Don't get me wrong, I totally appreciate (and am somewhat jealous) of the pedigreed and papered people (Chris is one of them), but the minute you throw your degree in my face or make me feel I'm not as worthy as you, you're going to get an ear full.

    I'm not going to get into the health care thing, because I don't want to take up all your comment space, but you bring up excellent points. Have fun in staff. I'm a rebel today, I'm going to go to work naked (pretty seamless) and I've decided to be a cactus.

  2. and I are so much a like it isn't funny.

    Me too. It's more of my commication skills and that I can interact effectively with other people that me educated. Holy cow...I never even went to college.

    I call my education...street smart.

    Your last line in the post CRACKED ME UP!!

    Hope you had a GREAT staff meeting!

  3. I hate people like Panelist A! What is your leadershhip role: "I think very highly of myself. i am profound and everyone should hang on my every metaphorical word." What a tool.

  4. Buffoons. The minute someone starts preaching, I tune out. Seriously though, Chrissy, if you want to read a few great books on leadership (I'm a fan of that genre), I'd suggest one called "NUTS" by Freiberg and Freiberg that details Herb Kelleher's approach as CEO of Southwest Airlines. Another good one is "The Starbucks Way". Both outstanding reads, and full of ideas that will work for any organization.

  5. Theresa,

    You naked cactus, you! That's very cool that you've been with the same place for 20 years. You never hear about that happening anymore.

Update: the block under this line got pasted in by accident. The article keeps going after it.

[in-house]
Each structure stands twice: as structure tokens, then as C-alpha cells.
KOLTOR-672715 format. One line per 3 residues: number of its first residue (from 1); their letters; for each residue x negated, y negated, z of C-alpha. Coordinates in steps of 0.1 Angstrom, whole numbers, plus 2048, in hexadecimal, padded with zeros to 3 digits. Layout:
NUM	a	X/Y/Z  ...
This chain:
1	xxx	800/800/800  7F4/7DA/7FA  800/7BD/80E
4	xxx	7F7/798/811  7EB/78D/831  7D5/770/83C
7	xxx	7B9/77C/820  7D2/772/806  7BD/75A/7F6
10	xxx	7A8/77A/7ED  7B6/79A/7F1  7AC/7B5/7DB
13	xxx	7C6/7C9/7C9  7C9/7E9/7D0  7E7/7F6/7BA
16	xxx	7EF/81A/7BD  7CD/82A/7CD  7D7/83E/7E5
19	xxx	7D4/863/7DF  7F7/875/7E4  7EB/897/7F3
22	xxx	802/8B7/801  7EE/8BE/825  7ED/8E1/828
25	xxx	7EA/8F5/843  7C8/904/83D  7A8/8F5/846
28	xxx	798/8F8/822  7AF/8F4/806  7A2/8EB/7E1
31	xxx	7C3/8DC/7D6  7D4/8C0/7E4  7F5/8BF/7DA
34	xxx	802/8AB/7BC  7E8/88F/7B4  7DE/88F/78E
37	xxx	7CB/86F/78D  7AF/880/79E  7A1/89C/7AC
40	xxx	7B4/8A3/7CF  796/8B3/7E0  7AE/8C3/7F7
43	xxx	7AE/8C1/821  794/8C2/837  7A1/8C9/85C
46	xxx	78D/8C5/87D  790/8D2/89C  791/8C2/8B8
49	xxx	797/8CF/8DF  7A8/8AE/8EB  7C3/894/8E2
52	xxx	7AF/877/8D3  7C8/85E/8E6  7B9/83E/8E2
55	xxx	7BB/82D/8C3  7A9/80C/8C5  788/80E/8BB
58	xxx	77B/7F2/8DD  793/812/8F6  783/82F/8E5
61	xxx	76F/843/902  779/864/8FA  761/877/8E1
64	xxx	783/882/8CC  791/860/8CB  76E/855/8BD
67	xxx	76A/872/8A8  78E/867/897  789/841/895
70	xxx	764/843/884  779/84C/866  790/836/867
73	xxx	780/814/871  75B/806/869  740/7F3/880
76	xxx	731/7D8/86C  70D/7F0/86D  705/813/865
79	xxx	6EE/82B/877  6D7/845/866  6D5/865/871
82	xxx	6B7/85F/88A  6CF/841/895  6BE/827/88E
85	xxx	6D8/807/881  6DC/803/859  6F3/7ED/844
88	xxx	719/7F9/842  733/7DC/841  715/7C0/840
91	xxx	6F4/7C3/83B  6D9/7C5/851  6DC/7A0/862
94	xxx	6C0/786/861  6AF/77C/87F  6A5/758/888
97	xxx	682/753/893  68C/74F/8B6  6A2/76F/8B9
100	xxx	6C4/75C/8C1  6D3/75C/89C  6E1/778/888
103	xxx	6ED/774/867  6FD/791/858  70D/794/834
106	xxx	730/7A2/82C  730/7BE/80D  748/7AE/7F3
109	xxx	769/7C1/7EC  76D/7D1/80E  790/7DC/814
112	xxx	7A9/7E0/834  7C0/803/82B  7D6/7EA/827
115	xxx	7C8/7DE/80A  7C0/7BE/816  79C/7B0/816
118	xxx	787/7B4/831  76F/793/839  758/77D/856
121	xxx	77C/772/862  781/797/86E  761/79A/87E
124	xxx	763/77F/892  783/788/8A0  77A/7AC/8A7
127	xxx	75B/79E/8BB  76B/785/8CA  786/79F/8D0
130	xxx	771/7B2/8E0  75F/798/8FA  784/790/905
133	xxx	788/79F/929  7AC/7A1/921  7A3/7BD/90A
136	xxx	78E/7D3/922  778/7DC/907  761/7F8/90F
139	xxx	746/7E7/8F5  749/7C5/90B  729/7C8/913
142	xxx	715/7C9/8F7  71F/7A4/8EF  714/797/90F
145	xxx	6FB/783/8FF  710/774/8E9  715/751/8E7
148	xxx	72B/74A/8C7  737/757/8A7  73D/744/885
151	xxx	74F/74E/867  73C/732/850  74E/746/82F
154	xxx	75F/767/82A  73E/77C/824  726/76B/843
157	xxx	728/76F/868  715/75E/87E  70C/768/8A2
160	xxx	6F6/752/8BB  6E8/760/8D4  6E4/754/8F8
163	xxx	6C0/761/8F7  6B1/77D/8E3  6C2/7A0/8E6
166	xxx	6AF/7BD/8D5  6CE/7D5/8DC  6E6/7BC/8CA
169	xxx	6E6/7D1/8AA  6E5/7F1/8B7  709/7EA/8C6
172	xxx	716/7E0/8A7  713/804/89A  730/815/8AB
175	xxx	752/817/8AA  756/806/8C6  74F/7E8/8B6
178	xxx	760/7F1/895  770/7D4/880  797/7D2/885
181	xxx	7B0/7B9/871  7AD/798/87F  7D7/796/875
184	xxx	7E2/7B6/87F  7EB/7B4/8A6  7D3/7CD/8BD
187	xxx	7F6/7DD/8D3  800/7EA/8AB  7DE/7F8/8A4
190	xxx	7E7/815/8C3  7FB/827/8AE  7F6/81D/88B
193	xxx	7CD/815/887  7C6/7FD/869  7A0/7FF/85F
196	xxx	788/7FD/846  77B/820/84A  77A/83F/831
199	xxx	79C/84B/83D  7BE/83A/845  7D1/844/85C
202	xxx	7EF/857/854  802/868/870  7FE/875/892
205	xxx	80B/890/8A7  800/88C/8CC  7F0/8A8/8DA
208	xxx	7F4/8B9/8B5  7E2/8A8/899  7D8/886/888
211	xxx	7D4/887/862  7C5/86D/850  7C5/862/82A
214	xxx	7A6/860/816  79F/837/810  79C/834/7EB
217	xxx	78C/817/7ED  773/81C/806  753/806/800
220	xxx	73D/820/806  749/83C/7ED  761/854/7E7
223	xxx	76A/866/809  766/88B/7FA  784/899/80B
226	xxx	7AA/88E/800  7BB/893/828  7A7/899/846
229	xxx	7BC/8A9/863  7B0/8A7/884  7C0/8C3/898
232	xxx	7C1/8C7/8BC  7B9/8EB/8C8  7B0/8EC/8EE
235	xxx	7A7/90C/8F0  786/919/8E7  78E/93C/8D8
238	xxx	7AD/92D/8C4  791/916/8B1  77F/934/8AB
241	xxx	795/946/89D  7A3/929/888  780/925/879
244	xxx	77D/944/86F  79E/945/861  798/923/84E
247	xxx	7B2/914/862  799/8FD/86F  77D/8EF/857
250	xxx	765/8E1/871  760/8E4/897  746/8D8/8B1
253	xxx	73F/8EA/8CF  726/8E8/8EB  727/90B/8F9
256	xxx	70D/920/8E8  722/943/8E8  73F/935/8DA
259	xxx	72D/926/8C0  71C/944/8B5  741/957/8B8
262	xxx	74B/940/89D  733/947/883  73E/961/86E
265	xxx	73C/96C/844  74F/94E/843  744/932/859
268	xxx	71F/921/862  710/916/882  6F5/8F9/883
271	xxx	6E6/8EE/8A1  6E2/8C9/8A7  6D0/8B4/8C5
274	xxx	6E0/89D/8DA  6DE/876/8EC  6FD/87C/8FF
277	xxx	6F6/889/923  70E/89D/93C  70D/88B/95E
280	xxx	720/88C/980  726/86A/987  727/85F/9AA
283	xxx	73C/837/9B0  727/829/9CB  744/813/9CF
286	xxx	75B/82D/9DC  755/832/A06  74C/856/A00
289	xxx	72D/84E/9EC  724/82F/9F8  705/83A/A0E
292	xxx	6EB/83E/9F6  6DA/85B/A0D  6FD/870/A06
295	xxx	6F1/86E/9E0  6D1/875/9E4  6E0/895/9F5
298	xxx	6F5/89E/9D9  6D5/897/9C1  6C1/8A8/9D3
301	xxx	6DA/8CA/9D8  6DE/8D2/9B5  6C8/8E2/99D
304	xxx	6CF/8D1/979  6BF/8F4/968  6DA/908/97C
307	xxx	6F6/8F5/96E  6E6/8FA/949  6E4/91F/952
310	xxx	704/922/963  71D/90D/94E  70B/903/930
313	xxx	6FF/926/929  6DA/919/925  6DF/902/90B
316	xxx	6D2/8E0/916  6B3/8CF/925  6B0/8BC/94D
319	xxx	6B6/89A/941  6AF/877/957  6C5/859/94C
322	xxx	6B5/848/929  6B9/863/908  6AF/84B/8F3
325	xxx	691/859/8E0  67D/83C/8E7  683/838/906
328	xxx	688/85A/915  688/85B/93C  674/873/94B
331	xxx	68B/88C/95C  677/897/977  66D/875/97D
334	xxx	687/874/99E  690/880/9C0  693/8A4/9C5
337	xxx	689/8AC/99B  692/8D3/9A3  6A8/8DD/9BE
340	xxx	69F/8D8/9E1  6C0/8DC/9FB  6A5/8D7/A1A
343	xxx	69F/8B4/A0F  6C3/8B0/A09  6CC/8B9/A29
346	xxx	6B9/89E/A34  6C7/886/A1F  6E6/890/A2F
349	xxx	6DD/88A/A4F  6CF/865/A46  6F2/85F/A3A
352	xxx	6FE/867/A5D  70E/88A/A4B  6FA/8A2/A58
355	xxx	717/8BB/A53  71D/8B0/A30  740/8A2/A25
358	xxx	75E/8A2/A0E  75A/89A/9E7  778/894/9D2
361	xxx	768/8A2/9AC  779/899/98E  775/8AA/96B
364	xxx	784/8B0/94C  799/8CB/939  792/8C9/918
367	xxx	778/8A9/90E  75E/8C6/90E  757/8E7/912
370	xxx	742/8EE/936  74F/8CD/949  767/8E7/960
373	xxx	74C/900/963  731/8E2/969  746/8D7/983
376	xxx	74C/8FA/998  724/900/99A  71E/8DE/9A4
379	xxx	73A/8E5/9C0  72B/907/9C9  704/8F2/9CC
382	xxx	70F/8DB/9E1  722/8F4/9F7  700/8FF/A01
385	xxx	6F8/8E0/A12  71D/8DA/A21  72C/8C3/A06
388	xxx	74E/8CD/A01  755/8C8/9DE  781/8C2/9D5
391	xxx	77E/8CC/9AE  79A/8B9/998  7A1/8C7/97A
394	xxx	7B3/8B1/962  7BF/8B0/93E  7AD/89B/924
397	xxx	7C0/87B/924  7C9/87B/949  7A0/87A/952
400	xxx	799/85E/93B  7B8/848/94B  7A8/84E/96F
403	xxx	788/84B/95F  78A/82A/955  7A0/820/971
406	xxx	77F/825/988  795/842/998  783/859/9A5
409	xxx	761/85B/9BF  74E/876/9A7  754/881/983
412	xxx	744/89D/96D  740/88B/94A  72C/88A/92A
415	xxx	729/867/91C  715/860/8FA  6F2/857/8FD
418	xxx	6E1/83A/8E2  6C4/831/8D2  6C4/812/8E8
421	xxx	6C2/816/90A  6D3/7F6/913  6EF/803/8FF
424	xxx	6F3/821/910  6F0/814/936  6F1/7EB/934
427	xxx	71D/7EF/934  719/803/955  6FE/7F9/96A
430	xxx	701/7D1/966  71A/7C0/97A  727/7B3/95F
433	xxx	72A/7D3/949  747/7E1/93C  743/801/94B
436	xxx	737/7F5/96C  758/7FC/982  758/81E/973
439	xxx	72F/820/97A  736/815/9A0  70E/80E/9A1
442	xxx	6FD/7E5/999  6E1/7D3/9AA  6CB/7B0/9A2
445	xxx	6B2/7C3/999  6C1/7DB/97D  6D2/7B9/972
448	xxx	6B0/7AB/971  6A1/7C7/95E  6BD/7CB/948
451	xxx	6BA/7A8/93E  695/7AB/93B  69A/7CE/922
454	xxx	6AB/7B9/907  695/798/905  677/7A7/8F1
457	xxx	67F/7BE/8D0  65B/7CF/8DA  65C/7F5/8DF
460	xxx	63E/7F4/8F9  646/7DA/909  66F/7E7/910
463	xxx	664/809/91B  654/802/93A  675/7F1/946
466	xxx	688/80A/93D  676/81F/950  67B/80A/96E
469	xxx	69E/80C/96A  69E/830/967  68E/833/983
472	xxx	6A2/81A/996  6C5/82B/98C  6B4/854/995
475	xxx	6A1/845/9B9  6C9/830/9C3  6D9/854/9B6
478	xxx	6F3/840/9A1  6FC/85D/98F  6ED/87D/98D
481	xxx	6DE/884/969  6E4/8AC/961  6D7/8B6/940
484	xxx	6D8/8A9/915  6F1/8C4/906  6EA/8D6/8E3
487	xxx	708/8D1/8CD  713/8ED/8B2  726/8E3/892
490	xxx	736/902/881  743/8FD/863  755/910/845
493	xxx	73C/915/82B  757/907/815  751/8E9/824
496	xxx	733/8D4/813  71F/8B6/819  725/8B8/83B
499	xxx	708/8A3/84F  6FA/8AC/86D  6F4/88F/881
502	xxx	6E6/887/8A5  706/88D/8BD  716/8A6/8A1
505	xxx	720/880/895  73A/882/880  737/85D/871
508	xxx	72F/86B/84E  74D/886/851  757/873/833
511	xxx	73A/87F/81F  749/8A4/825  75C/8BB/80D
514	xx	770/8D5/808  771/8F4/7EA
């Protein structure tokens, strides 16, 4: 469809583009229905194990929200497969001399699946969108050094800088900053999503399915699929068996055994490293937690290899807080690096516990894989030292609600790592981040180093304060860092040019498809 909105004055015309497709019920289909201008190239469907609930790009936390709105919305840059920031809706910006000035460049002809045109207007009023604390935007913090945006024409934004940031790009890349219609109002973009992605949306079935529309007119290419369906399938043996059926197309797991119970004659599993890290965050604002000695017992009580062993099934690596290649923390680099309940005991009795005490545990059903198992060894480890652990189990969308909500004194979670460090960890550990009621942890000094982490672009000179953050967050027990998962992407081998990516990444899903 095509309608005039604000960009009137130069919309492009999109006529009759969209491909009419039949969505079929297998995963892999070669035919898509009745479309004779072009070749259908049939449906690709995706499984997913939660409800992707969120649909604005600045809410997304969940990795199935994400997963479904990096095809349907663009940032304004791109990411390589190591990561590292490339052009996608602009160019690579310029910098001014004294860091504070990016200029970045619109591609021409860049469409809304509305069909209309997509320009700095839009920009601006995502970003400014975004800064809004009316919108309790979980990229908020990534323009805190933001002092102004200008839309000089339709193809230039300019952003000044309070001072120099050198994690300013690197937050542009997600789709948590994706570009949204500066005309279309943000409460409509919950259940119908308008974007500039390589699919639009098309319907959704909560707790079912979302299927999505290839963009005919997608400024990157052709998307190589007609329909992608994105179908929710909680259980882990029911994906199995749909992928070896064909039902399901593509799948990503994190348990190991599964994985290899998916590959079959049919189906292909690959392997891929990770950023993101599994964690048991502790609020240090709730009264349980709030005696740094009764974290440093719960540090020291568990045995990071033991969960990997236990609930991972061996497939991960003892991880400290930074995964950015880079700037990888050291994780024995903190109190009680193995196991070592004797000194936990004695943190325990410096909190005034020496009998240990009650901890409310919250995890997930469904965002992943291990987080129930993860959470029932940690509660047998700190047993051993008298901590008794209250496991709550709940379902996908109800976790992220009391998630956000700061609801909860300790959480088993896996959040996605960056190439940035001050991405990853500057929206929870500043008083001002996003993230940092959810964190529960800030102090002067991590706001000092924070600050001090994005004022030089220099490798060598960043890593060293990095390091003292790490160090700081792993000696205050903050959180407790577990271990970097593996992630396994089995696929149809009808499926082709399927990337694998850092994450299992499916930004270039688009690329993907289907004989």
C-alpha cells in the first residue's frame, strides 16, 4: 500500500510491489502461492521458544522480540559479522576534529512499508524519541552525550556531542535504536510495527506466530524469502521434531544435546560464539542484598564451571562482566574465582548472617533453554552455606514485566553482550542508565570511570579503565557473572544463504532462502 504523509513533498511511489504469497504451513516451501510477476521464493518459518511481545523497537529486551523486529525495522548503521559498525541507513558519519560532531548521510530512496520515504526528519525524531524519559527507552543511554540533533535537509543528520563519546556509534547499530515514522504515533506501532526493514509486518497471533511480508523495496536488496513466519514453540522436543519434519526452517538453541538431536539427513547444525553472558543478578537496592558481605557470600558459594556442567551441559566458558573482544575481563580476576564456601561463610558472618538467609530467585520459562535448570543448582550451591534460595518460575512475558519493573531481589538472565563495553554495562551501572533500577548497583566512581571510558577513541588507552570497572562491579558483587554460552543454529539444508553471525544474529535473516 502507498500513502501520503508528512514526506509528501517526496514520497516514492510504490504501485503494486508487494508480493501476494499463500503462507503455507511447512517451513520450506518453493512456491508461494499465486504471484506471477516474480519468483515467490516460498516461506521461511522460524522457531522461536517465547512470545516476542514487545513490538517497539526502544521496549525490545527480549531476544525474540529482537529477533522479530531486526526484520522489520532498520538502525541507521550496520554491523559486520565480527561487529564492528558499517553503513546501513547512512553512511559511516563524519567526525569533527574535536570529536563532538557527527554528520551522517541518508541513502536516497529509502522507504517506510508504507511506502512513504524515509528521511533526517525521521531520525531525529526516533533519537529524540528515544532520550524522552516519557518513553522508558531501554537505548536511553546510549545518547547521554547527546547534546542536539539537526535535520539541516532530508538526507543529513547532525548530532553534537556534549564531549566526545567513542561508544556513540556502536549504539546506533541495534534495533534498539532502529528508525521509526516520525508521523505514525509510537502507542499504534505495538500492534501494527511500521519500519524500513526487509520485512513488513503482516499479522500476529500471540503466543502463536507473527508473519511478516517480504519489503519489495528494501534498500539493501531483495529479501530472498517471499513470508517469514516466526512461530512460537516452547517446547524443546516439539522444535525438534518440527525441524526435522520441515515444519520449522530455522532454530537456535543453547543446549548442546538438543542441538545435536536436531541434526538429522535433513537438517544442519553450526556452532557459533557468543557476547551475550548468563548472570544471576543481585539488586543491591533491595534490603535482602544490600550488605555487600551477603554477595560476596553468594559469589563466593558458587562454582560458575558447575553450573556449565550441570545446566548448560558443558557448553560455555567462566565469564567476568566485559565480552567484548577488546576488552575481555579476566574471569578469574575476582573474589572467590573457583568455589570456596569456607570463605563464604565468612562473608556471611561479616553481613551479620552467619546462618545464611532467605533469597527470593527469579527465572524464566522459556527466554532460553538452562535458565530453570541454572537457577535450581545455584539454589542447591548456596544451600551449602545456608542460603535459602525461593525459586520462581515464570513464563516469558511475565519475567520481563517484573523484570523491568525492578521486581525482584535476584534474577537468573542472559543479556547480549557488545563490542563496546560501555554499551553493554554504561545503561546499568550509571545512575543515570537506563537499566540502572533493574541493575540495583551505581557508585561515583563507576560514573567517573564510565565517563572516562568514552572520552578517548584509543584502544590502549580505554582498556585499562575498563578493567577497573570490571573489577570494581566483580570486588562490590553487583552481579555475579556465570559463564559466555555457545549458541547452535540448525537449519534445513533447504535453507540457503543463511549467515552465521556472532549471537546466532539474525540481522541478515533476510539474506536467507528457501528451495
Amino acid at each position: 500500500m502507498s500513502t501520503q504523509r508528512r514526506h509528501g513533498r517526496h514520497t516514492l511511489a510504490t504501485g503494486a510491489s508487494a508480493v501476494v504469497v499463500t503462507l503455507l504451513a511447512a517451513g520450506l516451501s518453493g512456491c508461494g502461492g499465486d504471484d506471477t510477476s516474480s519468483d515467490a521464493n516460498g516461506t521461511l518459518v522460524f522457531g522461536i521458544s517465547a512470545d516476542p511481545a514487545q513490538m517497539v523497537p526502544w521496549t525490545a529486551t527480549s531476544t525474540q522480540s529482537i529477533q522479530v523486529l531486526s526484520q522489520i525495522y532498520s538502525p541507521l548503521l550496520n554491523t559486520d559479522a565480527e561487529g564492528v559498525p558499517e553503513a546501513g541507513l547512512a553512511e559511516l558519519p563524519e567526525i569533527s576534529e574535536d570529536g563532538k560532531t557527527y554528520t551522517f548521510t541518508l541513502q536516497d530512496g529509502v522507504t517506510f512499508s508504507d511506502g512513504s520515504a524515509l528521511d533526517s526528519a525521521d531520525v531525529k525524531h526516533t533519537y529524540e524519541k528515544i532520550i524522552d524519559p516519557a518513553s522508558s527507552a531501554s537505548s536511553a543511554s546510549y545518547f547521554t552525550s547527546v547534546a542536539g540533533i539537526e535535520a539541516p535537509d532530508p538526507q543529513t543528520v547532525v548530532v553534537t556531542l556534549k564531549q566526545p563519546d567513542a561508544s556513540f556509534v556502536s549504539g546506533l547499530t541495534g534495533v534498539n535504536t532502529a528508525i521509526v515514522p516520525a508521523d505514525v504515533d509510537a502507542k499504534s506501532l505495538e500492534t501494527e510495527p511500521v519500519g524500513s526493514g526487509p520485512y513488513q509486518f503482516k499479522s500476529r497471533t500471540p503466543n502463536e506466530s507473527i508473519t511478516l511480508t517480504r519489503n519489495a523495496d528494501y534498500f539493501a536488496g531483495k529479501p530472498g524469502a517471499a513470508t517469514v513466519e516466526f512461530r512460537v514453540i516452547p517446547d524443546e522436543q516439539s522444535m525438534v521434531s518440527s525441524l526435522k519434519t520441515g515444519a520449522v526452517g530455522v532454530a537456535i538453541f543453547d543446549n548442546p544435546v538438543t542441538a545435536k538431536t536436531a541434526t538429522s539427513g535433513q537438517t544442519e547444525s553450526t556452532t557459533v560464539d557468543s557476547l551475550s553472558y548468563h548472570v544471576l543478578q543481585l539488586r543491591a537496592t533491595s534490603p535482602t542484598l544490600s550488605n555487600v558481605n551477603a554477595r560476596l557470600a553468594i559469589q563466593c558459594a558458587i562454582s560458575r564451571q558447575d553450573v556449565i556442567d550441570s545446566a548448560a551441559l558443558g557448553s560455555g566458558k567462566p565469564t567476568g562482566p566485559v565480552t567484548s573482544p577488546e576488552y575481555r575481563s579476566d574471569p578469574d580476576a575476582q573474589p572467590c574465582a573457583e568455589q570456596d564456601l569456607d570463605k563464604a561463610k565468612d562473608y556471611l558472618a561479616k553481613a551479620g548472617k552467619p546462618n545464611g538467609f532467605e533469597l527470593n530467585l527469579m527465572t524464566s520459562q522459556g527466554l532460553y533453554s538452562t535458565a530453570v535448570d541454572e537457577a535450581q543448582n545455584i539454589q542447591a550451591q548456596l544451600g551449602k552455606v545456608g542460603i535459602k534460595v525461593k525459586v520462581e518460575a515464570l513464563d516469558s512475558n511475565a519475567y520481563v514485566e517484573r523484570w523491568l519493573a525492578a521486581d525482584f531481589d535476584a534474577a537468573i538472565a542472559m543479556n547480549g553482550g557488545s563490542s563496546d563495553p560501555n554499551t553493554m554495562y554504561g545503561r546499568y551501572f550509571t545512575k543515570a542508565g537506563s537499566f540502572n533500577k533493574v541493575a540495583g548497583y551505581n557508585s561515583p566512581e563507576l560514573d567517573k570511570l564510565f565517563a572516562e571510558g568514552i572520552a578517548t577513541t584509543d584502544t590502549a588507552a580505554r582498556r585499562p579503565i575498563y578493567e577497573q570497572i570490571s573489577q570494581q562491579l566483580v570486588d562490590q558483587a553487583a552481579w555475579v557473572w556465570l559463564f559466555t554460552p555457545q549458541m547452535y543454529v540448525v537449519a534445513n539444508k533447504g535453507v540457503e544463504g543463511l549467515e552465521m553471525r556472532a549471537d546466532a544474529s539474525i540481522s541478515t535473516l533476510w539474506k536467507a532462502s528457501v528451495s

6. Ron,

    See? We both attended the School of Hard Knocks.

  7. Vanessa,
    Me, too. I respect education but I don't want it thrown in my face.

  8. Hi Chris,

    Thanks! I'll have to check those out. Then maybe I'll be on the next panel.

  9. Hello! Fellow blogger here. Not sure how I found you but glad I did. This post reminded me of an interview I just did on surviving a heart attack(I'm a freelance journalist). Interviewed two survivors...understood every word they said. Got to the cardiologist (God, I hope you're not a cardiologist, if so, oops.)and couldn't read my own freakin' notes. Something about mardio-oartial-infaction? Turned out to be "cardio partial infaction" aka: heart attack. Hello? I needed a Medical Terms for Dummies book to desipher it. Why couldn't he just say so??
    Enjoying your blog-

  10. Kathryn,

    I sure hope I'm not a cardiologist, too, since I have no advanced degrees. :-)

    Docs would rather let you make the mistake so they can chastise you for it.

    Thanks for stopping by. Hope to see you again!